This Star Wars Resistance review contains spoilers.
Star Wars Resistance Season 2 Episode 5
In the rare case that Star Wars Resistance settles down to focus on a basic, specific story, the show genuinely shines, hinting at what it always could have always been. Resistance has tried to be a lot of things, muddying up what it was trying to do or be. So with a season with very clear stakes–being trapped in a heavily disabled ship with agitated people, semi-hostile pirates, and being chased by the First Order–the show now has a specific set of obstacles to deal with.
While many of those obstacles have been utilized in the past four episodes, they felt weirdly secondary, rarely immediate. So “The Engineer” feels like a breath of fresh air, an opportunity where a number of these obstacles to “come together” so to speak, for a pretty grounded, character-focused conflict to carry the episode.
In reality, Nena being revealed as a First Order spy is glaringly obvious. She’s just a little too sweet, too perceptive, and too helpful to be anything but. (Plus, Synara calls out how Nena seems so capable of fixing the Colossus but not her own ship, which is a glaring red flag). Still, “The Engineer” works by allowing Nena to come across as a full-fleshed out character, and by allowing her to make a small but distinct and noticeable connection with Neeku.
Star Wars Resistance has a lot of issues but one thing this show is very good at is establishing warm, endearing, somewhat complex relationships that hover somewhere between platonic and romantic, and watching Neeku and Nena bond not only over their engineering prowess but their unique, tragic upbringings is proof of that.
It’s the subtleties that give this episode its spark, not necessarily the details. The very tenuous alliance the pirates have with the Colossus leaders is palpable enough for Nena to exploit. Nena does exploit this, but not necessarily because she’s cold-blooded and uncaring deep down under a fake facade of sweetness–she genuinely despises them, as she was sold into was was effectively slavery to pirates as a child. Her alliance with the First Order and her actions are motivated by a lifetime of doing whatever was necessary to survive, and she sees the Resistance as a failed cause.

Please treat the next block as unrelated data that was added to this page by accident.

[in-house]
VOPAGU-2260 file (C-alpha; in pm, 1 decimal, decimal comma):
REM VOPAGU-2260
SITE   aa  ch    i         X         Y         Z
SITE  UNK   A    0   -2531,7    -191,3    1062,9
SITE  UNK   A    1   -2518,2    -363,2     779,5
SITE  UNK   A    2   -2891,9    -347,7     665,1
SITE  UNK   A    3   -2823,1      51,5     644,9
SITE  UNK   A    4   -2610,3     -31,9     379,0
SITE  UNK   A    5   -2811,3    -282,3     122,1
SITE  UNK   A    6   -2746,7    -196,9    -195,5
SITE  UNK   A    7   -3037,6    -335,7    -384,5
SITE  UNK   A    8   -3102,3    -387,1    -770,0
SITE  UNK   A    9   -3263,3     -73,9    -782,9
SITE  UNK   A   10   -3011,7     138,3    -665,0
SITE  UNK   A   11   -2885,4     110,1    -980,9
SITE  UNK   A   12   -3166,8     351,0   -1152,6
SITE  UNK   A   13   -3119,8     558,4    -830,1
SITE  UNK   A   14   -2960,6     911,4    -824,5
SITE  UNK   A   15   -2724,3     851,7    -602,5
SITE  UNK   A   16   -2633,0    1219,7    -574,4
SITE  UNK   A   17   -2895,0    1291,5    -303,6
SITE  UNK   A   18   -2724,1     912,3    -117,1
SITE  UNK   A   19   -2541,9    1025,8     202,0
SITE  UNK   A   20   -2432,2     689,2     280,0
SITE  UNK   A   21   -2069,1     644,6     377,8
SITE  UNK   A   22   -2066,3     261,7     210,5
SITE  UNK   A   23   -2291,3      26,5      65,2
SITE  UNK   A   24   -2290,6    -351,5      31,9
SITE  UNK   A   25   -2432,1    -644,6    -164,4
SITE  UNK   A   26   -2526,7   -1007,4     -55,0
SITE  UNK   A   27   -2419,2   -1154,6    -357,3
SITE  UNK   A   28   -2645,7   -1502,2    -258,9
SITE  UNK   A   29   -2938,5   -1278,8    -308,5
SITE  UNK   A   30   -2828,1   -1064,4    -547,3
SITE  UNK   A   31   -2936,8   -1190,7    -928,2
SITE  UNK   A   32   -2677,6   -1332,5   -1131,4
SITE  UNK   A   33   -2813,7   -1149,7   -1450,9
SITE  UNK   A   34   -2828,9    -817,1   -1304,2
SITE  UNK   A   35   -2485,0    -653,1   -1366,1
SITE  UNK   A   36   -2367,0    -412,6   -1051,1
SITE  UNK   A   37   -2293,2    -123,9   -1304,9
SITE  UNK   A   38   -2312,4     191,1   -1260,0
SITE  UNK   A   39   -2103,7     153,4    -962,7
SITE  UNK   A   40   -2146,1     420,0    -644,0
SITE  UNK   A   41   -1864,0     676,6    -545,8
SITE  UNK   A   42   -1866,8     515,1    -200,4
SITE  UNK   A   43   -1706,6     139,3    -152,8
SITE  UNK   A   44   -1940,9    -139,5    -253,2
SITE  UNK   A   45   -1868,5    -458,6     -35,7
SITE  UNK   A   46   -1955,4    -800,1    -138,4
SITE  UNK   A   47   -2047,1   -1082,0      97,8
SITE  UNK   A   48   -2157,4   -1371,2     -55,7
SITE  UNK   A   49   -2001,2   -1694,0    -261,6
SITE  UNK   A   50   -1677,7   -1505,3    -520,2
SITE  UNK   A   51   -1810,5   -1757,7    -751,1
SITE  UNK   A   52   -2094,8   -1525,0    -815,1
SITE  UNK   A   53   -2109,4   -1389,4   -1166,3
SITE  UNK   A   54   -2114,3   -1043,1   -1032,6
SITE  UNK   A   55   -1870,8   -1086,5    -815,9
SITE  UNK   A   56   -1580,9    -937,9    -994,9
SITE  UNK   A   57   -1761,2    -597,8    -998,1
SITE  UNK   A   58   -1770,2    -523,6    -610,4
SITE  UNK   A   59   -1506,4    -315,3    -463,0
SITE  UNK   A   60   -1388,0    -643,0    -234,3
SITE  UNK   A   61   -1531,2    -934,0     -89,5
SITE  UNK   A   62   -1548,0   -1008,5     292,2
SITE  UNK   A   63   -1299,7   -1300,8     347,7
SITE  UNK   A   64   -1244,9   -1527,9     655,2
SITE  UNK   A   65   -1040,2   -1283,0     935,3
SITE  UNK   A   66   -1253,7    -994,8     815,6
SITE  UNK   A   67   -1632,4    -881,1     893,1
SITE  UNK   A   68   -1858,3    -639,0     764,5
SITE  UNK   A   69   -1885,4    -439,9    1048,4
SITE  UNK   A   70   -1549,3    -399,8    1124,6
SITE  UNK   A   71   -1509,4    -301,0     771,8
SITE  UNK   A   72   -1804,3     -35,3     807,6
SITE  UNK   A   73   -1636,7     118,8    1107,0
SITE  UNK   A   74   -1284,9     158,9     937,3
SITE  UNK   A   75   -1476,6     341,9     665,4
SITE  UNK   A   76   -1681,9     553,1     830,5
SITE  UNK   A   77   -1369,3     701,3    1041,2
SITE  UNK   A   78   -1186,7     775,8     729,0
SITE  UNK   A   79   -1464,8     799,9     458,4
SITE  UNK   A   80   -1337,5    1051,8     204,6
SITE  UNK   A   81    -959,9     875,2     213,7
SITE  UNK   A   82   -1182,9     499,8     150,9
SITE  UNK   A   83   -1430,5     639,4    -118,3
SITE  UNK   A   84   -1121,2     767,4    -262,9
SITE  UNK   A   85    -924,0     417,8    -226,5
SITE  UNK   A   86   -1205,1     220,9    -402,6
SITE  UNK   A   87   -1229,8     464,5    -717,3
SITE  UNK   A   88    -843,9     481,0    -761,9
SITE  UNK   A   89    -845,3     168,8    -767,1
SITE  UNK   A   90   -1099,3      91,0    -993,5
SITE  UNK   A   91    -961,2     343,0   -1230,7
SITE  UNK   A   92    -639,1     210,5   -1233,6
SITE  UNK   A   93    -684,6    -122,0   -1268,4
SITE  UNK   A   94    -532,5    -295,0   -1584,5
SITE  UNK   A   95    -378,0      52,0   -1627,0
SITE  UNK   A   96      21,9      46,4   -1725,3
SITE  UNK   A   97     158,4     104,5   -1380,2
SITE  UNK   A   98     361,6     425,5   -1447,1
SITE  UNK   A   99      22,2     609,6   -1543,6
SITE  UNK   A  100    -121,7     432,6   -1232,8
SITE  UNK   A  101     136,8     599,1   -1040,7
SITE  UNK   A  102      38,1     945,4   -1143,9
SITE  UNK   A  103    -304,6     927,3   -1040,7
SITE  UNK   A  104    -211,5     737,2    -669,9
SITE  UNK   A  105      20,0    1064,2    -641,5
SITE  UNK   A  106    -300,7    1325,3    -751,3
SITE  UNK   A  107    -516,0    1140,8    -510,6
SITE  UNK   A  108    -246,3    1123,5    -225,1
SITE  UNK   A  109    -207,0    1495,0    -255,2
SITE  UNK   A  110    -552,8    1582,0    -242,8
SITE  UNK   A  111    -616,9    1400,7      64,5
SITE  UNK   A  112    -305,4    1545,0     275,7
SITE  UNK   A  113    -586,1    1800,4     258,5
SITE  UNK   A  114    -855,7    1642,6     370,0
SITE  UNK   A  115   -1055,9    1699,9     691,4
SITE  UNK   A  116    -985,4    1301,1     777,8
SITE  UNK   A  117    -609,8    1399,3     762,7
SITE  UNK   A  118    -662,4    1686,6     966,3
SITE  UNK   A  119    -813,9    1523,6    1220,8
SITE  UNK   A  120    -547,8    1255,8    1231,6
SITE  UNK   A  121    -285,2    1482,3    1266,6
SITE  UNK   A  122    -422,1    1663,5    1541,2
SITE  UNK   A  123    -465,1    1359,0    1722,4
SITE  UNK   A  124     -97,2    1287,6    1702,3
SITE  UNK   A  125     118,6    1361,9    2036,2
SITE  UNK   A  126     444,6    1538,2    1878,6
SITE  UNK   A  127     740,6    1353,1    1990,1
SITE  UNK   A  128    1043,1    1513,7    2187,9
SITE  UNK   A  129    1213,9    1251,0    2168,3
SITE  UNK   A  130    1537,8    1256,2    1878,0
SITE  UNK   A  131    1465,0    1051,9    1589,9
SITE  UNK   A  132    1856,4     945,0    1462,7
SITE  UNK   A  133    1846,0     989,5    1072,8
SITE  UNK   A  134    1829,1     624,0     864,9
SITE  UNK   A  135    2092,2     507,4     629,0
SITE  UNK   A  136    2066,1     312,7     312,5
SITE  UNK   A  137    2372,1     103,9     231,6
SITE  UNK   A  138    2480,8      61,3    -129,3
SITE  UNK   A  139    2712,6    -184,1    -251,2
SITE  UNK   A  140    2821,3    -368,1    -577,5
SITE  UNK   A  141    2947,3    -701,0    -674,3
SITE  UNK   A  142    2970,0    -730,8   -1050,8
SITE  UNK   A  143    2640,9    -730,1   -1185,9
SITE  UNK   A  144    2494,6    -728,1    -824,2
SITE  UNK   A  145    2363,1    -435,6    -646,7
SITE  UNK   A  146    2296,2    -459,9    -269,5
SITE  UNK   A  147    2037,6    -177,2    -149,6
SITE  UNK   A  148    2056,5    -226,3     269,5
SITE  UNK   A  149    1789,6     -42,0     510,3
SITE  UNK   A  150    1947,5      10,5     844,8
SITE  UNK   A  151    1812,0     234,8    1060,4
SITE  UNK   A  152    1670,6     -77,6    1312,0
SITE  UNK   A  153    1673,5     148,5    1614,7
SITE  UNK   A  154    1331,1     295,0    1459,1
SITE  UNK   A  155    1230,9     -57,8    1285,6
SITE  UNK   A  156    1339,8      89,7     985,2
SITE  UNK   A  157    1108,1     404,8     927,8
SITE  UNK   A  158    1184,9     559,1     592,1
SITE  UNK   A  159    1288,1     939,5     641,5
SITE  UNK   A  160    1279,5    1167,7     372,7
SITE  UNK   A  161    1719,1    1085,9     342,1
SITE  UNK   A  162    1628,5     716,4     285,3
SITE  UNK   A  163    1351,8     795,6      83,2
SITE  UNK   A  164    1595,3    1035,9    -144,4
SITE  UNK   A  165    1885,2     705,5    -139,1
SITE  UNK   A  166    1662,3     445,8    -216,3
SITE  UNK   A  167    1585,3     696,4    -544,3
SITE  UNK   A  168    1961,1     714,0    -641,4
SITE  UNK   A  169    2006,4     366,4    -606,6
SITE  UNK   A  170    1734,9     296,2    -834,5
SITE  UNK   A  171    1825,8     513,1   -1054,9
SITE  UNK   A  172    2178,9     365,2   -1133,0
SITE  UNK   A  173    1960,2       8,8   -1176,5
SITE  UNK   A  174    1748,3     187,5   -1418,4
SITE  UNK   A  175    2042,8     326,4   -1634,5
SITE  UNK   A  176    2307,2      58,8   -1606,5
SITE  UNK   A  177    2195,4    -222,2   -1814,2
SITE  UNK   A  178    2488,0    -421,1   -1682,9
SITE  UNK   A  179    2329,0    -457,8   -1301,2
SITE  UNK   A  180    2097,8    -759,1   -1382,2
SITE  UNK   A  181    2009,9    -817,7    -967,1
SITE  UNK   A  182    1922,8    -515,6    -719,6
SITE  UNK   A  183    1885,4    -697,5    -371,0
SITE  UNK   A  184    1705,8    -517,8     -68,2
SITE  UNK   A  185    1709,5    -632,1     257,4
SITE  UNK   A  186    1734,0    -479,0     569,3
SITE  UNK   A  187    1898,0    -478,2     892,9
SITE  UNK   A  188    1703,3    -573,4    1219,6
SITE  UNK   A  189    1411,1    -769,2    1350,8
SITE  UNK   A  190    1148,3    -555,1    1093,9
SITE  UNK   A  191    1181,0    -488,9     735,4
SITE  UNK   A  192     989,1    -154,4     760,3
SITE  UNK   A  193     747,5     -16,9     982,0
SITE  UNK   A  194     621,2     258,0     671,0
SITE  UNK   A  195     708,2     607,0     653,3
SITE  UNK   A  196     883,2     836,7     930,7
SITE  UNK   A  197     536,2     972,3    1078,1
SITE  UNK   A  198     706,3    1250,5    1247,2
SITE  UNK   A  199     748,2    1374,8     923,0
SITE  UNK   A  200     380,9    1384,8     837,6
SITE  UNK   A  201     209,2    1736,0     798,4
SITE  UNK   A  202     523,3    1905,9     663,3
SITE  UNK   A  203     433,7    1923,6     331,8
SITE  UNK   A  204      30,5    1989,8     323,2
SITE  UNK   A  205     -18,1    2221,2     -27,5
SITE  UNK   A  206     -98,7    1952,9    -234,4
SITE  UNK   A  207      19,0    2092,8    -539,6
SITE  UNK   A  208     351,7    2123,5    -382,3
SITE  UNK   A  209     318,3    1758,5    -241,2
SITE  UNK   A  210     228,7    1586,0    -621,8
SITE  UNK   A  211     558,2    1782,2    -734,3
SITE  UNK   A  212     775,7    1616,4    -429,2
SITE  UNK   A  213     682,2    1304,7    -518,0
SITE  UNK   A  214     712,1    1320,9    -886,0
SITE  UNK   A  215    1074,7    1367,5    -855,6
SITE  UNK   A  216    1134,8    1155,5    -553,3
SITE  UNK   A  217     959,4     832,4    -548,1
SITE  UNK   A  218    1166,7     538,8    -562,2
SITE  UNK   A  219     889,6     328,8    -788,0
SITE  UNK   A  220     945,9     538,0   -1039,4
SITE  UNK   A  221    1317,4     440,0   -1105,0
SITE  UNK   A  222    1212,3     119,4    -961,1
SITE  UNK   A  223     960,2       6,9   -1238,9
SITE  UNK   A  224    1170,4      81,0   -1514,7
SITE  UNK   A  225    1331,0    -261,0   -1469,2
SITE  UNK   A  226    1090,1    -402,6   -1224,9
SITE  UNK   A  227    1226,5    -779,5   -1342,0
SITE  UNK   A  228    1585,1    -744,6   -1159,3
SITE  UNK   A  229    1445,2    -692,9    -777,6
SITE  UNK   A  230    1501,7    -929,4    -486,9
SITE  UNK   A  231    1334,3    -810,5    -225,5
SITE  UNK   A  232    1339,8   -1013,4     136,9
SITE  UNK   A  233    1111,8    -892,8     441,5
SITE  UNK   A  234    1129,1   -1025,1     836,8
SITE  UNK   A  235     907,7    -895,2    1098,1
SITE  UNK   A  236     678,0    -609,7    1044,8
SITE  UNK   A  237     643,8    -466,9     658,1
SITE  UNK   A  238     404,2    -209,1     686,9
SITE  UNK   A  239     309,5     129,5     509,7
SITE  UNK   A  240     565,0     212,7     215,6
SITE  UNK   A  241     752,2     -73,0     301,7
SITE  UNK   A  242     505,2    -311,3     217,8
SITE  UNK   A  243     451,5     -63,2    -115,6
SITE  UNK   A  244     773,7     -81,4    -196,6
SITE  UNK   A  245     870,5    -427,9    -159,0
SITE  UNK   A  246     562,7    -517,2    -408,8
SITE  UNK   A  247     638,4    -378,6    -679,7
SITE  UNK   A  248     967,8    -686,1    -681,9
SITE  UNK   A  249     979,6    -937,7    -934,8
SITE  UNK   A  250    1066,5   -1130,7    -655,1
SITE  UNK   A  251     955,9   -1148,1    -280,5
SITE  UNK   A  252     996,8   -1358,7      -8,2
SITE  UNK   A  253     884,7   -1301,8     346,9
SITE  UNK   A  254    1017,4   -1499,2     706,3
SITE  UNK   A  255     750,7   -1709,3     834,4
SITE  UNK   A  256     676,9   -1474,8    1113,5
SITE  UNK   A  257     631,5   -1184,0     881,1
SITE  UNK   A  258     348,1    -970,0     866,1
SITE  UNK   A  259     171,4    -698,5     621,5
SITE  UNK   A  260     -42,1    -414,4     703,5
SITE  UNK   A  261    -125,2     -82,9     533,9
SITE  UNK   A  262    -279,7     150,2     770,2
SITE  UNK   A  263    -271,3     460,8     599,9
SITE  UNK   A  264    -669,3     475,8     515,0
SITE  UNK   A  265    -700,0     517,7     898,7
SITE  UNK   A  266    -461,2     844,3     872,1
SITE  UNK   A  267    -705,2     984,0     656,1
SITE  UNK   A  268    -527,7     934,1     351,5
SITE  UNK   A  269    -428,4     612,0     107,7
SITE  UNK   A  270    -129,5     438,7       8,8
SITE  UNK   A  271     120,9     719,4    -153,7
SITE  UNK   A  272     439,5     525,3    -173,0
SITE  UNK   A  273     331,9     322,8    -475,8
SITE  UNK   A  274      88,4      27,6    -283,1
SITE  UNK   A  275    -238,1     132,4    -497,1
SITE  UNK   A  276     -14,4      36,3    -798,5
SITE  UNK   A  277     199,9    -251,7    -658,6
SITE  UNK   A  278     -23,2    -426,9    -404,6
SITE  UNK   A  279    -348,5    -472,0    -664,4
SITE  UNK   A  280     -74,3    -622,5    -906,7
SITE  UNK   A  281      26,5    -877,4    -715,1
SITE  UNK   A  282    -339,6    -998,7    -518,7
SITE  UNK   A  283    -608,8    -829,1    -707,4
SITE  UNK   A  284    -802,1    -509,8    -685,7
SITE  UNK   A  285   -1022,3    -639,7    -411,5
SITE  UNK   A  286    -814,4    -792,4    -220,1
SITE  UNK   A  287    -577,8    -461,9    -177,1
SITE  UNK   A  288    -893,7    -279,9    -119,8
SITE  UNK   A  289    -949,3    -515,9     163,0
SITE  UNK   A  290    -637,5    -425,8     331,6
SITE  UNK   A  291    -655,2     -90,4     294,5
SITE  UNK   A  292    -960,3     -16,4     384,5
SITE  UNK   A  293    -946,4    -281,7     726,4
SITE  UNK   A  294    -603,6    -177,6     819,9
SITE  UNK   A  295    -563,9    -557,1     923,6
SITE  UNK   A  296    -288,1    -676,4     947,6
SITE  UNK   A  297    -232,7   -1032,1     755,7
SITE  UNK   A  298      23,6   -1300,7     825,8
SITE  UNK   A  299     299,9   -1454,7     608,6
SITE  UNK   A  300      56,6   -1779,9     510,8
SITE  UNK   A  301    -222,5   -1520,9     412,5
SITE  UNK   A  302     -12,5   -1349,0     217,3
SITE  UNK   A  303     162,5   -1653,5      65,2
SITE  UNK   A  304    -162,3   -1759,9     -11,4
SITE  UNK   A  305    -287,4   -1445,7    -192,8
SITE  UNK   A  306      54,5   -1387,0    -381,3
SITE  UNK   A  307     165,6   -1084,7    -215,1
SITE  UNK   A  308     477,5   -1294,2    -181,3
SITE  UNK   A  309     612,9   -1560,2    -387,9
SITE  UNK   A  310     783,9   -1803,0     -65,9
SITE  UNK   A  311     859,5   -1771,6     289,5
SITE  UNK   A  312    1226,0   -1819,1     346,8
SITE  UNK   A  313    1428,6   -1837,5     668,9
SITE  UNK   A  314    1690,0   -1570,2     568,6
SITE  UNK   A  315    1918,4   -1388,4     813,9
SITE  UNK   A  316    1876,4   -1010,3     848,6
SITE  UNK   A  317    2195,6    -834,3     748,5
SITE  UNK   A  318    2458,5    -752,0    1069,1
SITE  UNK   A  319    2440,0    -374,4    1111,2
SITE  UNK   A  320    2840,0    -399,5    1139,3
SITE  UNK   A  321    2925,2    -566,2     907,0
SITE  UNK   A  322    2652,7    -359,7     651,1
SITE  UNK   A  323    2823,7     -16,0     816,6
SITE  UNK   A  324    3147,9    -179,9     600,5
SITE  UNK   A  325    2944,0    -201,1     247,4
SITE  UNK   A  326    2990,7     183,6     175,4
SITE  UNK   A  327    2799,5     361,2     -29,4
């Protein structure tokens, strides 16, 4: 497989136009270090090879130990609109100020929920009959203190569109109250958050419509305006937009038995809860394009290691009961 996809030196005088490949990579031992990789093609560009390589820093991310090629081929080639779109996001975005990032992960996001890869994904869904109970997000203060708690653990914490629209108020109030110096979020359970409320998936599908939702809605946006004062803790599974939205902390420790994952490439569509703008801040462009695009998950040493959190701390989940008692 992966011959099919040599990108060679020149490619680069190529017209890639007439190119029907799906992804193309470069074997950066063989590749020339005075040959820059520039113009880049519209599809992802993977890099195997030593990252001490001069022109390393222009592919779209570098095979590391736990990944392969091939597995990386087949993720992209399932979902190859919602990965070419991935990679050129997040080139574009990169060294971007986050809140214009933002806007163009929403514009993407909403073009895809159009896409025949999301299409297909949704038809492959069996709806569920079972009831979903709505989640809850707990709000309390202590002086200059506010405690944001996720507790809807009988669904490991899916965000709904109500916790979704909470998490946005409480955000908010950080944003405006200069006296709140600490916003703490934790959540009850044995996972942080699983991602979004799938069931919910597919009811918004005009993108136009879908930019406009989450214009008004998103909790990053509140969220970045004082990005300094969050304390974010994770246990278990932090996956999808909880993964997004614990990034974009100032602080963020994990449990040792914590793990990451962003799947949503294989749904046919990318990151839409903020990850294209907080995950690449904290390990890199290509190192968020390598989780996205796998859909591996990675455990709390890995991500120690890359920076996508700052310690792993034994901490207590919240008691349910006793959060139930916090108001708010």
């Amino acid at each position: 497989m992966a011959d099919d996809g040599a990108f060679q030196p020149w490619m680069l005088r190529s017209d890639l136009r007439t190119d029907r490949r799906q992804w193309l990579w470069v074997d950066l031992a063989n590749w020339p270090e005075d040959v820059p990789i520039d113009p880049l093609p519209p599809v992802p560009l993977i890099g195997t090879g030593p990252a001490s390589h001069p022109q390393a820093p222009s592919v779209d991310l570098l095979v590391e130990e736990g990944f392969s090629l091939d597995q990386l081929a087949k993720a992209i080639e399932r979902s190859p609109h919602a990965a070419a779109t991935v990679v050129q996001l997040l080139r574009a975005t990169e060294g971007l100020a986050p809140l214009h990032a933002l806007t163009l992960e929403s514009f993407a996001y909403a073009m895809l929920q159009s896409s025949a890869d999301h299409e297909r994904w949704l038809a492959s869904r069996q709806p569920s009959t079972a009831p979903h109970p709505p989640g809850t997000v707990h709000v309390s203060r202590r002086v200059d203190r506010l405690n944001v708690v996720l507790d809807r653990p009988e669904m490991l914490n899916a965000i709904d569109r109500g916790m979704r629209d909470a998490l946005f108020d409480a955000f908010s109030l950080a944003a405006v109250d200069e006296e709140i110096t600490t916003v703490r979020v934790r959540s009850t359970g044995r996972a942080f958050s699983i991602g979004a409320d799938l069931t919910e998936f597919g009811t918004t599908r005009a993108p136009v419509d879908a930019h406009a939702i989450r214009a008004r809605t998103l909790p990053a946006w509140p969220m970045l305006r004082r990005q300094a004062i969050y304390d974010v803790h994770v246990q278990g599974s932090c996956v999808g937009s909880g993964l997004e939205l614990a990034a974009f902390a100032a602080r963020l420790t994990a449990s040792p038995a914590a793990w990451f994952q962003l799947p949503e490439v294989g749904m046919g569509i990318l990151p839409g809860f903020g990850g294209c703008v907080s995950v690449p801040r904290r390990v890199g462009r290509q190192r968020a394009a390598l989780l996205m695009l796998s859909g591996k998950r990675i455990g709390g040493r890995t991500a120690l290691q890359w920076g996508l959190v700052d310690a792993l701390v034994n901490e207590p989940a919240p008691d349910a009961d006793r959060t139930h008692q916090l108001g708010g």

She recognizes in Neeku a kindred spirit, almost admitting her treachery to him early in the episode due to their connection, and even offers to bring him along with her during her final escape. Neeku is too loyal and dedicated to his current life to go, a brief moment that showcases the kind of honest character Neeku is. His quick thinking and commands to Kaz to repair the ship only solidifies that.
The details are really the episode’s most glaring weaknesses. It’s not quite clear what the pirates were doing when siphoning the ship’s power (and so much of it for such a relatively small ship). I love Synara here, who pegged Nena early on, but her admission that she herself attached those cables seems like it required more explanation. But perhaps the strangest thing is how the episode fails to adequately explain how the power in the ship even works. It’s a pretty significant part of the plot, and Neeku tries to explain the issue, what with the First Order now bearing down on them. But it’s just tricky to wrap one’s head around. Nena fixed everything (well, most things) on the ship, but that in itself was the sabotage?
It doesn’t make sense. I think the idea was that the ship had limited core power, and by fixing most things, that limited power was spread to all those components and functions, away from thrusters and communications, leaving them vulnerable when the First Order arrived. But rerouting power is a completely doable in the Star Wars universe, so why Kaz had to disable so many parts of the ship doesn’t make sense. The component that Nena has Neeku install early in the episode is too MacGuffin-y. And wouldn’t the pirates siphoning so much power be an issue prior to Nena’s arrival? It’s a storyline that needed a few more passes to function logically.
Yet even if the specifics of the plot feel undercooked, the pacing, energy, and characters feel perfectly suited to the story being told. Neeku himself is hit or miss as a character, his naïveté coming off more as comic relief than a trait of his character, but here it comes across perfectly. He’s just so earnest.
His rapport with helpful Nena, his broken disappointment with traitor Nena, his friendship reaffirmation with Kaz, even his absolute dedication to fixing and repairing the ship at all times–all of that fits into the character we know without forcing him into forced, reactional comedy. With Nena now on the First Order’s kill-list after failing to fully sabotage the Colossus, there’s a chance we’ll see Nena again. And perhaps the two can come to a bittersweet reconciliation? If they survive the First Order pursuit in the first place.